Steve Jobs Will Be Missed By Entire World, Astronaut Says

New Yorkers place flowers, notes and apples outside the Apple store at Fifth Avenue to pay respect to Steve Jobs.
New Yorkers place flowers, notes and apples outside the Apple store at Fifth Avenue to pay respect to Steve Jobs. (Image credit: Samantha Murphy)

An American astronaut on the International Space Station said the loss of Steve Jobs, who died Wednesday (Oct. 5), reaches all the way to space and will be felt around the world.

Space station commander Mike Fossum of NASA remembered Jobs, founder and former CEO of Apple, during a televised interview with CBS News today.

"In every generation there are great thinkers and people with vision," Fossum told CBS News. "The vision of what can be, and then have the energy and the skill and the genius to make it happen, and Steve Jobs is definitely one of those rare individuals and the world's going to miss him a lot." [See video of Mike Fossum's tribute]

Jobs died Wednesday at age 56 after a long battle with pancreatic cancer. The news of his death was announced in an Apple statement posted on the company's website.

"Apple has lost a visionary and creative genius, and the world has lost an amazing human being," the Apple statement read. "Those of us who have been fortunate enough to know and work with Steve have lost a dear friend and an inspiring mentor. Steve leaves behind a company that only he could have built and his spirit will forever be the foundation of Apple."

Jobs has been credited as spearheading many of Apple's game-changing technologies, including iPods and iPhones — gadgets that even astronauts in space use today. The first iPhones to fly in space were two iPhone 4s, which NASA launched to the space station in July aboard the agency's final shuttle mission.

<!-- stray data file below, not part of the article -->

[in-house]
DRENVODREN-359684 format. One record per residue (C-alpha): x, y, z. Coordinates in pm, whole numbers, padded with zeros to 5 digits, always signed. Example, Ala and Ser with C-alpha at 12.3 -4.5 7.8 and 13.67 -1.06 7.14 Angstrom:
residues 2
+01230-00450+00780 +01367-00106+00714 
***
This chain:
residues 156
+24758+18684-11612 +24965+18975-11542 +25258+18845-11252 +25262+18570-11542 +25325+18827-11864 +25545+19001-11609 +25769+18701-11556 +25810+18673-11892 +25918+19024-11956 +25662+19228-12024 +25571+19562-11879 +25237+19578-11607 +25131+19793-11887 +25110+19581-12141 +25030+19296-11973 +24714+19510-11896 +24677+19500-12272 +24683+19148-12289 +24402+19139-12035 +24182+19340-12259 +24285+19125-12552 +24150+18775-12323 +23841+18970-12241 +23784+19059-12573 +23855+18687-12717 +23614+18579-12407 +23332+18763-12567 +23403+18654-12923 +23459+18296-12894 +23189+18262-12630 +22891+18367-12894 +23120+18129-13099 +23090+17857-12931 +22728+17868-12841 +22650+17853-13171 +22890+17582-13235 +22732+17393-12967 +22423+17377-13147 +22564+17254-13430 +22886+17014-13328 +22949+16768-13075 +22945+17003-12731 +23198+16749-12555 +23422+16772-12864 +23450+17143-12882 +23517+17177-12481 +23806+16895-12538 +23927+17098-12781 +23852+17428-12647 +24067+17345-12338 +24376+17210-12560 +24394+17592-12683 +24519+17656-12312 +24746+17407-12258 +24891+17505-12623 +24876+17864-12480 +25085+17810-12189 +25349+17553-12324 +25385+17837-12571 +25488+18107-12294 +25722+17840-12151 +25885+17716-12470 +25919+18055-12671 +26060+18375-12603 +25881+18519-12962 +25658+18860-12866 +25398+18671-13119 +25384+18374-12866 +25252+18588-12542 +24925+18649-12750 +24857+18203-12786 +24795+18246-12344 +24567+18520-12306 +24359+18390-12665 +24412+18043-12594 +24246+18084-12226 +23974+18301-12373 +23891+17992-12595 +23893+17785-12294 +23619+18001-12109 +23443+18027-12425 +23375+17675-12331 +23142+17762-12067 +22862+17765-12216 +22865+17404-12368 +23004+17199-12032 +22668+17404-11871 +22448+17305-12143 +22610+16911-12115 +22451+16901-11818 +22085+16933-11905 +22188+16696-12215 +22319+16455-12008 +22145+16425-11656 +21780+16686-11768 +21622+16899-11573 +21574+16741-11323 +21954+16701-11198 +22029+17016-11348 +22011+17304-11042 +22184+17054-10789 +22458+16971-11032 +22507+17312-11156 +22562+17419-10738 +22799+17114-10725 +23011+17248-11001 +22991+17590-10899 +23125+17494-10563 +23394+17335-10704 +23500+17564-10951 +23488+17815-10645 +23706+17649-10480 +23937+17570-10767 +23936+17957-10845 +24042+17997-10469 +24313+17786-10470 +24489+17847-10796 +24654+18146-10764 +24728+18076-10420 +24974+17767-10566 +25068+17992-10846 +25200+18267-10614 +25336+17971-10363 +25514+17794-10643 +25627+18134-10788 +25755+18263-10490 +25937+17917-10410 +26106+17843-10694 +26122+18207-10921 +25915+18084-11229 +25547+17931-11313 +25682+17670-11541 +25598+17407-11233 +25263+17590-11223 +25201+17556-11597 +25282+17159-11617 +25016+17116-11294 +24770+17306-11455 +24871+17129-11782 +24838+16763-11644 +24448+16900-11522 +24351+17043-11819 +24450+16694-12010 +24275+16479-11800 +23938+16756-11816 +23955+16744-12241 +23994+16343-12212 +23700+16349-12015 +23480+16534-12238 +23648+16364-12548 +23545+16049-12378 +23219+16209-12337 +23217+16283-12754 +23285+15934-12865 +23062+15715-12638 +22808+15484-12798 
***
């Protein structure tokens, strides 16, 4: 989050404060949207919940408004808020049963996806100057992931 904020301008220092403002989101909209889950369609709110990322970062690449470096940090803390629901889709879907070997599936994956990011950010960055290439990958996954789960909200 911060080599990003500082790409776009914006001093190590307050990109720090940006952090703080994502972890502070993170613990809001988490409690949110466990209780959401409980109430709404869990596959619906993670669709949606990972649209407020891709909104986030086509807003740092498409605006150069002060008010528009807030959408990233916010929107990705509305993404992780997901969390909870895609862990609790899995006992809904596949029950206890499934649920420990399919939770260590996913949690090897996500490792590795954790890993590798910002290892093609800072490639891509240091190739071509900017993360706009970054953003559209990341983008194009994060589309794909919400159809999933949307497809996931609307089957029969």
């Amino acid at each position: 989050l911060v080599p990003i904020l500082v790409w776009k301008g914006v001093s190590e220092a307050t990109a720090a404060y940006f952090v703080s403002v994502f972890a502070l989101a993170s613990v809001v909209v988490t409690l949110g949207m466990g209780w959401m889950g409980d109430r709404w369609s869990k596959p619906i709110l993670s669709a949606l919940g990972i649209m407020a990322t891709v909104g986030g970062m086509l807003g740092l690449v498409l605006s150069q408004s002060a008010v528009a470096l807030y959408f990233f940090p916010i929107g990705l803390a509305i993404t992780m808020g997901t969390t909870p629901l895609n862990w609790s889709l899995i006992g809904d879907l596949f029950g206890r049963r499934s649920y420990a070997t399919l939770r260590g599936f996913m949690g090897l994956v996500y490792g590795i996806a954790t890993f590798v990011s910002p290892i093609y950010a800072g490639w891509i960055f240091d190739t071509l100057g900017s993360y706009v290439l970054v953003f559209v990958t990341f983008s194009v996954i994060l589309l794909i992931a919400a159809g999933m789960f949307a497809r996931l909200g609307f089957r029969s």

Astronauts on the International Space Station get daily news updates about Earth from Mission Control and can access the Internet from their orbiting laboratory. So there are multiple ways to for crewmembers to stay informed on major news events such as the death of Steve Jobs.

Currently the International Space Station is home to three astronauts, one each from the United States, Russia and Japan. Fossum and his two crewmates are due to return to Earth in mid-November.

Apple has invited people to share their thoughts, memories and condolences by writing to

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Tariq Malik

Tariq is the Editor-in-Chief of and joined the team in 2001, first as an intern and staff writer, and later as an editor. He covers human spaceflight, exploration and space science, as well as skywatching and entertainment. He became's Managing Editor in 2009 and Editor-in-Chief in 2019. Before joining, Tariq was a staff reporter for The Los Angeles Times covering education and city beats in La Habra, Fullerton and Huntington Beach. In October 2022, Tariq received the Harry Kolcum Award for excellence in space reporting from the National Space Club Florida Committee. He is also an Eagle Scout (yes, he has the Space Exploration merit badge) and went to Space Camp four times as a kid and a fifth time as an adult. He has journalism degrees from the University of Southern California and New York University. You can find Tariq at and as the co-host to the This Week In Space podcast with space historian Rod Pyle on the TWiT network. To see his latest project, you can follow Tariq on Twitter @tariqjmalik.